Indigenous peoples all over don’t seem to have an issue with thinking of the world as a spirit world. But the modern Scientific man does have trouble relating to this somewhat animistic conception of the Universe. The divide is understandable considering that Science emphasizes the quantitative and measurable aspects of the creation around us while the world of spirit is far richer and mostly qualitative and hence beyond the reach of Science. That brings us to Science itself… oh, what a spirit! The spirit of Science is rather peculiar in that it seeks to disqualify the very idea of spirit! And the spirit of Science has been quite an ascendant spirit over the last few centuries.

    So there’s a story of spirits for you, Gerald! Let the spirit of that story enter your consciousness. And play with it for a while!

    ReplyDelete
  12. In the "Spirit" of appreciation, I'd like to follow ARTLEADS lead and post more of what Satish said on NBL onto his own site.

    Meditation is one of those things that I now look at very differently compared to in the years past. They told me I should focus on a mantra and repeat it. They told me I should stare at a point on the wall in front of me. They told me to use my will power to keep out any and all thoughts out of my mind.

    None of those approaches ever worked for me. It was frustrating.

    I now realize that most of what I was “taught” use the questionable assumptions that one must be diligent, focused, strong-willed and disciplined in their practice of meditation. These are the same attributes that the dominant paradigm has prized in man as it encouraged him and exhorted him to build canals, dams, factories, cities and civilization itself. These attributes that we’re told we need to work hard to inculcate in our personalities have long helped do the work of civilization.

    To me, meditation is something quite different. It’s about mindfulness. It’s about being present with whatever is in my consciousness. It’s not about pushing thoughts away so I can go back to focusing on a mantra or attempting to keep them all out in a show of mental strength. It’s not about a fight with the Universe, or with the creation around us. It’s about respect.

    Why would I want to turn away a thought that is powerful enough to enter my consciousness? Am I not disrespecting myself when I, without a second thought, try to banish it from my mind in an attempt to win the completely artificial war on my own mind? There’s really nothing wrong with random thoughts entering my mind ceaselessly. If anything, it should be a cause for wonder. What if I instead say to myself, “Oh, I wonder why this thought entered my consciousness.” If I respect myself enough, if I respect my mind enough, I would respect a thought that is powerful enough to enter my mind and my consciousness. Behold the spirit of this idea, thought, story, feeling, or whatever is in my consciousness at this moment. What a powerful spirit it must be! And so I entertain it. I allow it to exist. I wonder about it. I play with it. I respect it. I try to be mindful of its presence. I don’t have to do anything about it other than realize it’s there. And when it fades away, oh, behold, a more powerful spirit here comes, one that was just a little more powerful in the here-now than the one before, for the former was displaced by the current this very moment. So I hold the new thought with awe, respect and curiosity. Wonder what it’s trying to tell me. Wonder if I am listening right or listening at all.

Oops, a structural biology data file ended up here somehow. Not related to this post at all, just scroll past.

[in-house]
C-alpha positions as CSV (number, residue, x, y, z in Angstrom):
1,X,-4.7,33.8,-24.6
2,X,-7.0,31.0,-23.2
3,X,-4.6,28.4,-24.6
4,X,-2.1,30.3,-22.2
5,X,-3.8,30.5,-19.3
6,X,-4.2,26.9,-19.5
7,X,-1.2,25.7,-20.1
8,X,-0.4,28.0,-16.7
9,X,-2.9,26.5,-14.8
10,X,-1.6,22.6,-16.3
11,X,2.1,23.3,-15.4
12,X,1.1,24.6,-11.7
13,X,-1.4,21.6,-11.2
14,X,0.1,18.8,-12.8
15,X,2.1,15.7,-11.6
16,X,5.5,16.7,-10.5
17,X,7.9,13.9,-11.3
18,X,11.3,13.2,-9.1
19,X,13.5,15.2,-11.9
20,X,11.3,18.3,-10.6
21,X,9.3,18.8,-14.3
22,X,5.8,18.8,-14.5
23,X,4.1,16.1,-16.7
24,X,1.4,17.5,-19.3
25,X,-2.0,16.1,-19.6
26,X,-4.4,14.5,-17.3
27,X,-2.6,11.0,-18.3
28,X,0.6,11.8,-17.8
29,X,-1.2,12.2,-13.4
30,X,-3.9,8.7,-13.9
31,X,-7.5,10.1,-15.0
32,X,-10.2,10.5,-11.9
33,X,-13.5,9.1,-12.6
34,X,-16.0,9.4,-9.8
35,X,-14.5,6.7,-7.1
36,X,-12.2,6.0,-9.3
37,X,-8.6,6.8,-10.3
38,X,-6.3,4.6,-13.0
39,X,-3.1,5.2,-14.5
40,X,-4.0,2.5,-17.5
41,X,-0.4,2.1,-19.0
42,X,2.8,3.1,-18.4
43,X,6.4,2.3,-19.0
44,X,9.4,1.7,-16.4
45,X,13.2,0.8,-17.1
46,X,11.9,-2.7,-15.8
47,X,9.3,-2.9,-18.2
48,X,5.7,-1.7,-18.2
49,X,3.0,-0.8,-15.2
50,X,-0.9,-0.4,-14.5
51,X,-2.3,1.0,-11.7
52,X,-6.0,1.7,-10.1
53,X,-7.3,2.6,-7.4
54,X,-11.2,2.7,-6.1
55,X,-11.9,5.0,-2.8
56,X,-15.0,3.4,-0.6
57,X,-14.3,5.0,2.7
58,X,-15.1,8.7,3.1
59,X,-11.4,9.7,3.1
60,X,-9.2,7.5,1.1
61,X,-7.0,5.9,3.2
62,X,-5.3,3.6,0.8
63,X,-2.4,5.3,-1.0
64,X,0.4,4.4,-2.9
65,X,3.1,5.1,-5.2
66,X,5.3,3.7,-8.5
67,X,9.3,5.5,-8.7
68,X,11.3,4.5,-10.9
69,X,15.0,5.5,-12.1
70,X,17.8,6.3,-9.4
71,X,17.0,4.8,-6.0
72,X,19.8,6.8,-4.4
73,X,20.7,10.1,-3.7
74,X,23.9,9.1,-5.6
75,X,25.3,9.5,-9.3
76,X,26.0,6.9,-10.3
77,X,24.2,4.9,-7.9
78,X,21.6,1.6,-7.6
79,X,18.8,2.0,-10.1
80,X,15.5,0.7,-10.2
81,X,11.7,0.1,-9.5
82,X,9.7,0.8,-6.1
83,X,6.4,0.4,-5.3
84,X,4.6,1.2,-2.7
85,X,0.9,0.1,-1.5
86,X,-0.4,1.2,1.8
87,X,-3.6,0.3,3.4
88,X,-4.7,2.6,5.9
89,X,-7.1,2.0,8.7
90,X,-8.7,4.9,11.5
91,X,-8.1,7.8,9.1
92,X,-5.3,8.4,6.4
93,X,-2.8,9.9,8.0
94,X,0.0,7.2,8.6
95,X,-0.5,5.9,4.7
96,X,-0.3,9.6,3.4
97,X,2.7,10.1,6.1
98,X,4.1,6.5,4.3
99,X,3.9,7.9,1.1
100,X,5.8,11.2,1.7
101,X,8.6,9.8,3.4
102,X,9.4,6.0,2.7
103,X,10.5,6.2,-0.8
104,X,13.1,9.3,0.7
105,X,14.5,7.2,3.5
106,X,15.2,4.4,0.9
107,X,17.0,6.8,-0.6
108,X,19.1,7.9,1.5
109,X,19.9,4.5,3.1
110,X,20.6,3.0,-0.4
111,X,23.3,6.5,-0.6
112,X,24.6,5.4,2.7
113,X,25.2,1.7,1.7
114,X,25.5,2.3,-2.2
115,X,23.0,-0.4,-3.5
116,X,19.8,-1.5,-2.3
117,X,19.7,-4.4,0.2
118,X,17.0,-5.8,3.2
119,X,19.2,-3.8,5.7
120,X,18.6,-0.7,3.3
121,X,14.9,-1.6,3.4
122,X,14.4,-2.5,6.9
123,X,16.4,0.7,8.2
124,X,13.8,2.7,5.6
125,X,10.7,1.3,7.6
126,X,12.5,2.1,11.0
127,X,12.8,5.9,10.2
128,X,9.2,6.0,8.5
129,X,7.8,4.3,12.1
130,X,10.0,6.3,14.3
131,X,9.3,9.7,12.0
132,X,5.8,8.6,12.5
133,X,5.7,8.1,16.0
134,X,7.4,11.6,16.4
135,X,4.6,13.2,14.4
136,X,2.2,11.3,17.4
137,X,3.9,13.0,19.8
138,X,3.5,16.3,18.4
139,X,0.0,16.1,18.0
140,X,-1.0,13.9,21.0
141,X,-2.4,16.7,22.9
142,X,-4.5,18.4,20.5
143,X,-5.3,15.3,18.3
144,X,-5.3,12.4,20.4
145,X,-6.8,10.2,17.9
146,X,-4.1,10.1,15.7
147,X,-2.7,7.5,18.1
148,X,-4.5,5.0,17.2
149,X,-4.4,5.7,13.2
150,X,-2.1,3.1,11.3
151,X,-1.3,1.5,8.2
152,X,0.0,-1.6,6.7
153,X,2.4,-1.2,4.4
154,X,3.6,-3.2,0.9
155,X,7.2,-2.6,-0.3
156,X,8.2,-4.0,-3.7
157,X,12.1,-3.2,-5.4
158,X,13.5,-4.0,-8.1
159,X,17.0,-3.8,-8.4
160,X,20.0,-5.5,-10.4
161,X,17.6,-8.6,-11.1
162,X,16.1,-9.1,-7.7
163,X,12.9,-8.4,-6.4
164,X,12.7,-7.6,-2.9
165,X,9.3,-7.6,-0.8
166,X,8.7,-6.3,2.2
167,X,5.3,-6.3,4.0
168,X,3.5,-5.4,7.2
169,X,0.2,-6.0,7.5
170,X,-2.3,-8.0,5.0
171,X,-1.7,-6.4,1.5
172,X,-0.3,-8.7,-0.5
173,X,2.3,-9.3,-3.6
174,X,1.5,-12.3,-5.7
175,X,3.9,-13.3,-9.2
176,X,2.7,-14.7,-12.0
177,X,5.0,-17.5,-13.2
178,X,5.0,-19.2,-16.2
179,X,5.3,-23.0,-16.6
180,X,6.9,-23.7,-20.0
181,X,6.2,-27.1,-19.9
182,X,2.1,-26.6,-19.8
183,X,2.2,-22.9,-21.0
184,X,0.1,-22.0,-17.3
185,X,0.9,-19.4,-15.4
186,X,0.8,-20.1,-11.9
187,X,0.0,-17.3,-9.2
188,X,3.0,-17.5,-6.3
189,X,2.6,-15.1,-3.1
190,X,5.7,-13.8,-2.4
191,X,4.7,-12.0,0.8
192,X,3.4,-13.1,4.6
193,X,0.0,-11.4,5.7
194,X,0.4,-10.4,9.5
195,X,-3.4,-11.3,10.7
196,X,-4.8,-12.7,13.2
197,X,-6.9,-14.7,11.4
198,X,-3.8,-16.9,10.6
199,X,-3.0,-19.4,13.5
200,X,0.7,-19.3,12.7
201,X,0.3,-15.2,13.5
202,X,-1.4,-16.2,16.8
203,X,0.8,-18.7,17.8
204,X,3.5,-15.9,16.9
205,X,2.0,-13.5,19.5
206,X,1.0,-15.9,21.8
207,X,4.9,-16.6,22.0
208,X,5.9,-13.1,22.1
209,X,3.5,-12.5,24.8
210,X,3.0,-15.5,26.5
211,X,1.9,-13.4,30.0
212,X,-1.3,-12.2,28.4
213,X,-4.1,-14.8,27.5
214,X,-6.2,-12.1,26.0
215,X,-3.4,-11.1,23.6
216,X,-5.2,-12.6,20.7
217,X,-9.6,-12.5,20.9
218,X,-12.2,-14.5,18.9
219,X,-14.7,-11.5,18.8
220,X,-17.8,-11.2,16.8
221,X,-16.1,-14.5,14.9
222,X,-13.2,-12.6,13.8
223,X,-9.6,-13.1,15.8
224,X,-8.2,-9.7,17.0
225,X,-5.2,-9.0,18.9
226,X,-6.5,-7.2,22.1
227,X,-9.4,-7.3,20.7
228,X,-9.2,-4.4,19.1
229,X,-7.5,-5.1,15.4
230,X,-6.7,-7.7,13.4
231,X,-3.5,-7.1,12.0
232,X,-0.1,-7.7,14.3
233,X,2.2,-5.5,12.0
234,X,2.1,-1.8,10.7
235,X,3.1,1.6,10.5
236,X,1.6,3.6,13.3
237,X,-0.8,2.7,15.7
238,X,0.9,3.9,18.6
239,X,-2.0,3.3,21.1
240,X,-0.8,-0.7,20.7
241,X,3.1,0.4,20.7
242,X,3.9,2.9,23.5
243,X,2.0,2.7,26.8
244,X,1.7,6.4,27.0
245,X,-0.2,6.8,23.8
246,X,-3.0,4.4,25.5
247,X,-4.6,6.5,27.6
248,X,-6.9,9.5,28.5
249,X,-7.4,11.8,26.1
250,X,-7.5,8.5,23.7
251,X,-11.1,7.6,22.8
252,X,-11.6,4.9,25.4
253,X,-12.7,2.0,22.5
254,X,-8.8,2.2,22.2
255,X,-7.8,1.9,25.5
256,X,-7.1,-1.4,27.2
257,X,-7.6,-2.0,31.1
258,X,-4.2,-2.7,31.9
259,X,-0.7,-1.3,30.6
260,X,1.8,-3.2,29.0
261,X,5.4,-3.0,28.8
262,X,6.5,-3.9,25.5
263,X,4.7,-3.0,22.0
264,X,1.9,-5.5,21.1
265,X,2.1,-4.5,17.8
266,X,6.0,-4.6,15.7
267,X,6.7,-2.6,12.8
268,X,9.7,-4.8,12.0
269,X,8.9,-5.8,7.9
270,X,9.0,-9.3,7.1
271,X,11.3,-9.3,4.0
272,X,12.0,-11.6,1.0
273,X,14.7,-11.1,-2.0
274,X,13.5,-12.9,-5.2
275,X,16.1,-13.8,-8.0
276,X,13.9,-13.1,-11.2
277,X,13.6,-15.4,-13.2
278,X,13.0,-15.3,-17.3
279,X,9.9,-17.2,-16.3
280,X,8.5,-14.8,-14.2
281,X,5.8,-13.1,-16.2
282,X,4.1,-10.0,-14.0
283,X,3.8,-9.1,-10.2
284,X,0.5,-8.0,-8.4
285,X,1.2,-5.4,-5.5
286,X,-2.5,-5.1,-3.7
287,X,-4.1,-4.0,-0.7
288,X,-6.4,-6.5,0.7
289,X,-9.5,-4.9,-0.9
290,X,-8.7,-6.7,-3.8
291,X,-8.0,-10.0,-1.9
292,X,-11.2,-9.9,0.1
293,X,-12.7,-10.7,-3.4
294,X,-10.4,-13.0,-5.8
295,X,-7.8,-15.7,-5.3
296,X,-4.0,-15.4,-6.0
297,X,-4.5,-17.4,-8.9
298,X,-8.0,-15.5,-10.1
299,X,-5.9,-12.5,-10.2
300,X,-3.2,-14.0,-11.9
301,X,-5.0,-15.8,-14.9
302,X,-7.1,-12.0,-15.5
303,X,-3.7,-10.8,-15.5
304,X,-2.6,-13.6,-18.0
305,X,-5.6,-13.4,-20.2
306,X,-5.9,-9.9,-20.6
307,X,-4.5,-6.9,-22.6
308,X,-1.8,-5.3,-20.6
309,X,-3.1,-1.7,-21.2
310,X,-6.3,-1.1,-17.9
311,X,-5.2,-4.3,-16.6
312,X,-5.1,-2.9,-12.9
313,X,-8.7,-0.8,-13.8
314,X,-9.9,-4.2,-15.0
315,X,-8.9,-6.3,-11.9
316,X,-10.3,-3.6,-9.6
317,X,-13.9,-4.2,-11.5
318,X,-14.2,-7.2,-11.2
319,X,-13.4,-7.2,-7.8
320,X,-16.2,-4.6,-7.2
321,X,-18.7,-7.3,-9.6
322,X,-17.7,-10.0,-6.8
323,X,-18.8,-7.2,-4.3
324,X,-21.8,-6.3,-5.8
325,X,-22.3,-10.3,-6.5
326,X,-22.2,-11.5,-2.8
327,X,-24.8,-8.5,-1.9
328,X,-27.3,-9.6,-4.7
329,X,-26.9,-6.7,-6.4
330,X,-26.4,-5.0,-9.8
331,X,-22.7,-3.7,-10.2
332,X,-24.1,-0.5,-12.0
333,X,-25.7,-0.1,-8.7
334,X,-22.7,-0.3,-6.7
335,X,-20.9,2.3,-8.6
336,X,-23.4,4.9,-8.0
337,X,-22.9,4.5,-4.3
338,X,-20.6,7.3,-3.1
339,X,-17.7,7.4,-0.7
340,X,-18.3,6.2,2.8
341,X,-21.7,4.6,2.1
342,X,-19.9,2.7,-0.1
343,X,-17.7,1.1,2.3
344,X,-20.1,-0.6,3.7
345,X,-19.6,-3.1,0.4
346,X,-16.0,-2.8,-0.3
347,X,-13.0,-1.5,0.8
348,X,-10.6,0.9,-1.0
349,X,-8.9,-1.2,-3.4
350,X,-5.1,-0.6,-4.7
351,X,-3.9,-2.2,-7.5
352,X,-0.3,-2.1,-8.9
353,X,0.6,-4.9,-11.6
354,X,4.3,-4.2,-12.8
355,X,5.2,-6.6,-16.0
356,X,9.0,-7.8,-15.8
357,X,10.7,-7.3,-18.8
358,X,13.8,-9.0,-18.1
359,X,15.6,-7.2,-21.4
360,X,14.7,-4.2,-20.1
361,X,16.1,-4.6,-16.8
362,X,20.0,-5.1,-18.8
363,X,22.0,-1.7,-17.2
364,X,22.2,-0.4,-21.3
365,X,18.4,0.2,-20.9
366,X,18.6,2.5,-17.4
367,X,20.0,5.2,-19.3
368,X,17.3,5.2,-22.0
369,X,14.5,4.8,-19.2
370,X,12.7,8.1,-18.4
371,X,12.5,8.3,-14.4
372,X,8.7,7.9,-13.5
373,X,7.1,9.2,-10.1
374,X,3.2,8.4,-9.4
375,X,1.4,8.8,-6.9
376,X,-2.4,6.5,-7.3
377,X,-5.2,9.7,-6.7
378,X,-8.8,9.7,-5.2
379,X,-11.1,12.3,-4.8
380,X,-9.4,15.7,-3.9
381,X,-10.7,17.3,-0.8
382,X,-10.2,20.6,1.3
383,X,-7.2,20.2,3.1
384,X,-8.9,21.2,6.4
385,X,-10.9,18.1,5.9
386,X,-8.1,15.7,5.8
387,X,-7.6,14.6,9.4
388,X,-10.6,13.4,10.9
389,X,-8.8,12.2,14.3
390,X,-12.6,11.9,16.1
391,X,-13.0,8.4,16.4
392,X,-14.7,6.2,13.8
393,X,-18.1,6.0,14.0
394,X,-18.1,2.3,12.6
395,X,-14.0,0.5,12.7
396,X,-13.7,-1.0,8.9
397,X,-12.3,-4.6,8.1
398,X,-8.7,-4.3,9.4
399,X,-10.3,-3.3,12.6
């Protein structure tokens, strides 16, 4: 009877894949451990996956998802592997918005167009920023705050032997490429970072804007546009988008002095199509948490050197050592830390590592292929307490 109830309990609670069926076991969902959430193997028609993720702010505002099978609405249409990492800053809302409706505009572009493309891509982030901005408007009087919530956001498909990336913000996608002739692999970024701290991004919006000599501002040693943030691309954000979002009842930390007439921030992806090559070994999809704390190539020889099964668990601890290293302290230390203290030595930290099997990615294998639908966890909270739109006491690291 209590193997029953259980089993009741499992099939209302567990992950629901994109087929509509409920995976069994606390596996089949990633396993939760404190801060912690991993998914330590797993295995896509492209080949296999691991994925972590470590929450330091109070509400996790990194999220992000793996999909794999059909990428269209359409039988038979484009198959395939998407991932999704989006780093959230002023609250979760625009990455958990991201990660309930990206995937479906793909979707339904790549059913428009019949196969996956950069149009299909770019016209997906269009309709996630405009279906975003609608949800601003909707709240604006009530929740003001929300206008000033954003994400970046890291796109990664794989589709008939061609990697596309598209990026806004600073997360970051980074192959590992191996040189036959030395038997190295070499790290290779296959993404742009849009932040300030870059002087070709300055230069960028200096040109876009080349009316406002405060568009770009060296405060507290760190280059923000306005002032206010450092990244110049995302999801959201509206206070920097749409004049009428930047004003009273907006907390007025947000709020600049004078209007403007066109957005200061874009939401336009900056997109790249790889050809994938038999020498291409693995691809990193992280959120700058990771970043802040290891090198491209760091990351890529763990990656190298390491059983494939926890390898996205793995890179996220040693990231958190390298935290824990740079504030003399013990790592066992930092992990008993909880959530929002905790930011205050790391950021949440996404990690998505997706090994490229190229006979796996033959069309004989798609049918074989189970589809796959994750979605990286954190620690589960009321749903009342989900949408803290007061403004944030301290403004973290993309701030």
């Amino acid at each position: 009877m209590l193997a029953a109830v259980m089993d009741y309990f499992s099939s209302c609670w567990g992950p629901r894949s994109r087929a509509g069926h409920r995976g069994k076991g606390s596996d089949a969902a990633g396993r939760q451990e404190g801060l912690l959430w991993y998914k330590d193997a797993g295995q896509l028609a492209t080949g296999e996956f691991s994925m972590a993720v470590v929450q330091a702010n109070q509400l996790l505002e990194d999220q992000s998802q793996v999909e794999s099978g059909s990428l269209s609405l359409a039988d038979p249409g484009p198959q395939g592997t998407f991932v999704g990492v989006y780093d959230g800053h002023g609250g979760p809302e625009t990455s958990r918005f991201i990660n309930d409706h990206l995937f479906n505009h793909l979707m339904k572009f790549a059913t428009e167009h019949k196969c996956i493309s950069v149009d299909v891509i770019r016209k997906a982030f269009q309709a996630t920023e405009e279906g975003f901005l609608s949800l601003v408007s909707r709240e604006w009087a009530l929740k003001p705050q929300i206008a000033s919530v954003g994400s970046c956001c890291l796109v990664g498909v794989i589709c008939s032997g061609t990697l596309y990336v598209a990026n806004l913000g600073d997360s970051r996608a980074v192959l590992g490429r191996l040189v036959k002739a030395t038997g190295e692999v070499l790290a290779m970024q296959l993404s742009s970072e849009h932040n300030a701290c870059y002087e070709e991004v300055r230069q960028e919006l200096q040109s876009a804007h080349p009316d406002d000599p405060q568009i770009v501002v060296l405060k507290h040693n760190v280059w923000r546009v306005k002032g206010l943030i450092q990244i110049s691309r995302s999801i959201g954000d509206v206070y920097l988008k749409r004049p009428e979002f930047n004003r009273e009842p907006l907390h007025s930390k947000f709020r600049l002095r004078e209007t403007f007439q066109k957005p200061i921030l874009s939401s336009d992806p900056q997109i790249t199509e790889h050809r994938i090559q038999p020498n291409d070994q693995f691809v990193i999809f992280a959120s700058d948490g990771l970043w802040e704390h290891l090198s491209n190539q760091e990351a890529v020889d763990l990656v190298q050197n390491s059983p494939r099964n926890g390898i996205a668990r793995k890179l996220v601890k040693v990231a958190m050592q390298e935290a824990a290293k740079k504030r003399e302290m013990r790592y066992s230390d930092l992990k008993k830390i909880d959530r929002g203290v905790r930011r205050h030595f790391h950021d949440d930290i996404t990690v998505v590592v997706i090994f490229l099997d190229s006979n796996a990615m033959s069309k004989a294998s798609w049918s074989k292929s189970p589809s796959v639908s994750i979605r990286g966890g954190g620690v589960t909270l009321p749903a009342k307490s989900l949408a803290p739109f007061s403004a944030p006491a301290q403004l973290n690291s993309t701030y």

ReplyDelete
  13. Waves of Peace & Love…to both those who exist and those who do not.

    The paradox of infinity is that it must include a point of being non-infinite. Infinity must include everything.

    Eight billion evolving opinions. Delivered by 8 trillion electrons per millisecond. 8 quadrillion grains of sand on a small beach of doom. A universe of atoms and energy in every grain. Salty seas…or not??

    A universe of potential. A universe of doom. A universe for one. No-thing granted for those who see nothing. Not even a sun.

    Duality in decisions. Free will to choose from a range of limited options. Gravity. Levity. Laws of thermal dynamics. Add sum.

    Artificial Intelligence in a full spectrum of grand design. You were not here? An illusion. A delusion. Or a time and space to learn. Nothing & everything might matter. A million atoms in your finger tip..they do not perceive you at all.

    Waves of endless energy composing atoms. Composing you and your issues. More flowing from sources we will never see. Never happened? Not here? Waiting for another universe? Another virtual reality.

    Love to all. It matters to something much bigger & smaller than me.

    ReplyDelete
    Replies
    1. "The paradox of infinity is that it must include a point of being non-infinite. Infinity must include everything."

      This way of looking at things points toward the nature of what we call reality. Reality is made up of this and that. And everything that is not this or that. It's a Universe of opposites. It's hard to perceive the true extent and boundaries of one without running into the edges of the other. Even the concept of non-duality makes full sense when we bring the concept of duality into our consciousness and ponder over it. Ah, the distinction between 1 and 2. Or between something and nothing (1 and 0).

      I highly recommend the work of the clever Alan Watts to anyone exploring this way of perceiving the creation around us.

      Thank you, Mark... your words of wisdom make me wonder. "Duality in decisions" indeed.

      Delete
  14. Alan Watts has such interesting videos on Youtube. Thanks for recommendation. Retirement party Friday night Dec 11. Ready to get outta here. 12-12 booked my car on the Autotrain to catch up with boat in Florida. My ship has already sailed south...all aboard. I'll be checking back in here from Miami.

    ReplyDelete